This post is super-old now... with the second kid we've had troubles both getting out and finding the time to tell the internet about it. I stand by our choice... but am finally clearing out some half-finished posts before our 2-month parental-leave bike tour...
In what is starting to become an annual tradition F and I headed up to red Heather for a fine weekend of snowcaving. It was really great to see a lot of other families with kids up there too - we were going up with my friends Tim and Mirella and their 6 year old daughter T, and meeting my friend/supervisor Jeff and his 9 year old son D. Our coworker Anita would be up there too for her first snowcaving experience. Along the way we met another dad with his similarly-aged daughter, and a large group with sightly older kids, all winter camping in tents. We also met two families towing their kids up wearing harnesses and Alpine ski gear, so that the kids could ski down themselves - it was the first time I'd seen somebody I didn't already know doing that.
The initial plan was for Line and N to join us for the day, but the forecast predicted they would be driving home, alone, in the middle of a full-on winter storm. So it was just F and I (at least from our family). After some digging to create a parking spot (making the steel shovel and pick-axe that live in the car useful yet again) we began towing up the trail. F is now an expert at being towed and overall we had a good time on the way up - she would zig-zag on the trail, try and ski into the fresh snow, and (new to this trip) demand to be towed backwards on occasion. Despite being a better downhill skier T had a bit of trouble, both due to less towing experience and a less comfortable harness system (inspiring me to make this post about F's home-made ski harness). Up at the shelter we met up with Jeff et. al., cooked some grilled cheese on the wood stove, and got digging.
F spent a little bit of time 'helping' me, but for the most part F and T entertained each other with one adult supervising, leaving one digger per cave (but with Tim and Mirella alternating on thiers). I dug my classic snowcave, with standing-height vestibule and a wide sitting-height sleeping platform just higher than the entrance tunnel. See this post for my snowcave digging 'recipe'. After a dinner of bunny-pasta (F's usual choice) we headed to bed. As is best-practice all our gear came into the cave with us.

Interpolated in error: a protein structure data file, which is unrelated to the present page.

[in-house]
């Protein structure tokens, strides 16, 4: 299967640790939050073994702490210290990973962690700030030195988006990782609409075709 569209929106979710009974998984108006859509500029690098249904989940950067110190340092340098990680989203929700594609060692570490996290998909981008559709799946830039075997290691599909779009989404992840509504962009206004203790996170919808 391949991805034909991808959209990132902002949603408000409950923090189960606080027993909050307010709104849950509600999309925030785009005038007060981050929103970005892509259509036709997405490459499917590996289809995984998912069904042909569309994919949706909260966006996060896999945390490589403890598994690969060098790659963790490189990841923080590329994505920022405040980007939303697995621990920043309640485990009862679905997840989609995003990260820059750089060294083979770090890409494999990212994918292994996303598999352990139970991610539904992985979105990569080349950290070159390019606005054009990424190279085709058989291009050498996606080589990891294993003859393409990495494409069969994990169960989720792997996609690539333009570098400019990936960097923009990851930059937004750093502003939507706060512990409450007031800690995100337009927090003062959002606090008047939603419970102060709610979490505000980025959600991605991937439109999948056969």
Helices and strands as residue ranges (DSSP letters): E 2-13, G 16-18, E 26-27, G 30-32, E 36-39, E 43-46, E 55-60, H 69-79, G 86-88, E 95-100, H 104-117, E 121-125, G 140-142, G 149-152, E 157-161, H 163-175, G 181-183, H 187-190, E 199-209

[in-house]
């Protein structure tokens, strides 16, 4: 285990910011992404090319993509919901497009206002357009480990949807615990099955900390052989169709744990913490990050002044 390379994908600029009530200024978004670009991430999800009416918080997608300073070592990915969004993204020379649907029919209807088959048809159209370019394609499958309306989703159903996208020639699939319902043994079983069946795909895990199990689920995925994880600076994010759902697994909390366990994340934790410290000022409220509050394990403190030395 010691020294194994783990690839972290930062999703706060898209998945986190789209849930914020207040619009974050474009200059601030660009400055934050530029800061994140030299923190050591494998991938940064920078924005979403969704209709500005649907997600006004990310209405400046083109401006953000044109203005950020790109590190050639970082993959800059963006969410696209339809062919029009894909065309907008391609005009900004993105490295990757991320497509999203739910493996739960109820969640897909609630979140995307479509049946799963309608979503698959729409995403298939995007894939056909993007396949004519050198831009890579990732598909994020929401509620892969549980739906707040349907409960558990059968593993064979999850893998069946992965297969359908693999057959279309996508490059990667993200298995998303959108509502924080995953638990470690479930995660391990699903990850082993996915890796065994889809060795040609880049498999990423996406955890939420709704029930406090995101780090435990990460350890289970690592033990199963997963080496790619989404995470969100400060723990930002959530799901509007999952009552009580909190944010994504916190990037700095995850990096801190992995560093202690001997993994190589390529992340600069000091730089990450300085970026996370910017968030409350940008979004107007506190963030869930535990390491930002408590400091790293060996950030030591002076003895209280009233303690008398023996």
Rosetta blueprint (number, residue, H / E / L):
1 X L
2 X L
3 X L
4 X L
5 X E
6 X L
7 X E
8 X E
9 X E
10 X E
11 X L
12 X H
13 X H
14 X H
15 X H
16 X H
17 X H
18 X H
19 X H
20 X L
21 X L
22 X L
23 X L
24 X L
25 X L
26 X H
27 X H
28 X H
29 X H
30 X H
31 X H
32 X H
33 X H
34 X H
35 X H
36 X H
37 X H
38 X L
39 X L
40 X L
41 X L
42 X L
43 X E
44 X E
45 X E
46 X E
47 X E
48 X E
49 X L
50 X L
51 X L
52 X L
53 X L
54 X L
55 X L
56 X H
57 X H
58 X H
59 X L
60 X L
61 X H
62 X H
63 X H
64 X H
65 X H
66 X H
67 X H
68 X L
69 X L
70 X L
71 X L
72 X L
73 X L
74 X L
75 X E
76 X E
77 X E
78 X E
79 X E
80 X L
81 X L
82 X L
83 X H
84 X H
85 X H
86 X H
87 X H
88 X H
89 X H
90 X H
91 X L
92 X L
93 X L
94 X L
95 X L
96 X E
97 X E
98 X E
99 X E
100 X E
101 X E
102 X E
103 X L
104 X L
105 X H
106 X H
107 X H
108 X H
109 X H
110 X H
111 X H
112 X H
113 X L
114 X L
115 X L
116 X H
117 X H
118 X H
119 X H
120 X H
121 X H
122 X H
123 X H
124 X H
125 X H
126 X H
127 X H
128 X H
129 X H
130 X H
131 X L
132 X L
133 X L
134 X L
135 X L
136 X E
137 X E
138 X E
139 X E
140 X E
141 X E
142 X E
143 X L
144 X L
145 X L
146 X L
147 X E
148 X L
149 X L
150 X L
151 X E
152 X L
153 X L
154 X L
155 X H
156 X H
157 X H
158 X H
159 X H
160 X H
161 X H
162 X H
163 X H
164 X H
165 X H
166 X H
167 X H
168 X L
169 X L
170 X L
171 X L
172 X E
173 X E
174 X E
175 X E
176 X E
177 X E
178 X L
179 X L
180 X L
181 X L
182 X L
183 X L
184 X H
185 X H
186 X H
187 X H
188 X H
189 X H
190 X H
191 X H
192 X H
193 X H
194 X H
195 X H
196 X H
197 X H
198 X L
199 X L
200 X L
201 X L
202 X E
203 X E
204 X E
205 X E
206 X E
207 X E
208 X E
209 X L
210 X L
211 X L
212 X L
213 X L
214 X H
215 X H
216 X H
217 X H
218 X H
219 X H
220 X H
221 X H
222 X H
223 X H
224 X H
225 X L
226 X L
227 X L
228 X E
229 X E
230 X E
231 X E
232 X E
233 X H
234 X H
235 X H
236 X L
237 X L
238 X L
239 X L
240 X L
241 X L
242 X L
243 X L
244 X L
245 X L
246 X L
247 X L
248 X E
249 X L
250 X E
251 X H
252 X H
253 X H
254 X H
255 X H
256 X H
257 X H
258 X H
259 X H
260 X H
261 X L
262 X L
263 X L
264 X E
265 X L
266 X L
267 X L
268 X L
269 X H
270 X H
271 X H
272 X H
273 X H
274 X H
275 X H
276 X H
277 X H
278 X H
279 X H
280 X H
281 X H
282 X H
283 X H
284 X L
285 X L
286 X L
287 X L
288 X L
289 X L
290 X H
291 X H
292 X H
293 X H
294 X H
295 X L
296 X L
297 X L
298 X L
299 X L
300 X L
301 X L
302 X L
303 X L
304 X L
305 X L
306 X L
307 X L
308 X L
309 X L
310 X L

After getting F all set up and ready for bed came what is usually the hardest part of camping alone with F - leaving her on her own for a few minutes while I go to the outhouse. You see, F doesn't like to be on her own - even just in another room in the house for a moment. And, like many kids, she's afraid of the dark. I helped her put on her headlamp then explained where I was going, how soon I would be back, and that the snowcave was a very safe place. She made me promise to be 'quick as a brick' and 'snowman fast', her standard, which always amuses me since neither bricks nor snowmen can move at all let alone particularly fast. I ran. Imagine my surprise when I can back to find F had buried her headlamp inside her sleeping bag and demanded I do the same, so we could see the faint moonlight glowing in through the door tunnel - progress!
Inside the snowcave the temperature hovered right around zero and it was a bit humid, but our smooth domed ceiling with single vent hole right at the top (over the vestibule) made for a drip-free night. We both got a really good sleep in the silence of the cave.
In the morning we found that we'd been snowed-in by the overnight storm. Since we were in no rush we lounged inside the cave and ate leftover grilled cheese for breakfast. F grabbed a pine needle off of the ceiling that had been trapped in the snow, and pretended to shave me with it. Then she moved on to my eyebrows (which are super bushy). I commented that mom would really appreciate that. F asked why, so I explained that trimming my eyebrows made me look like a younger, more attractive, version of myself. She looked puzzled "But - you'll still look like an old man!". It wasn't until I burst out laughing that F realised she'd made fun of me and started laughing too.
F used the potty that I still bring with us when we do overnight backcountry trips (so much easier than trying to convince her to use the outhouse), but since I didn't bring an adult-sized one we eventually had to make our escape and I dug our way out. I always bring my shovel inside, but it was the first time I had to use it (although, to be fair, mostly I just pushed my way out). The other snowcavers had all already escaped their caves, and the day trippers had started to stream in to ski the fresh snow.
After showing off our caves we collapsed them and skied out; the new snow made for great conditions on the ski down to the carpark.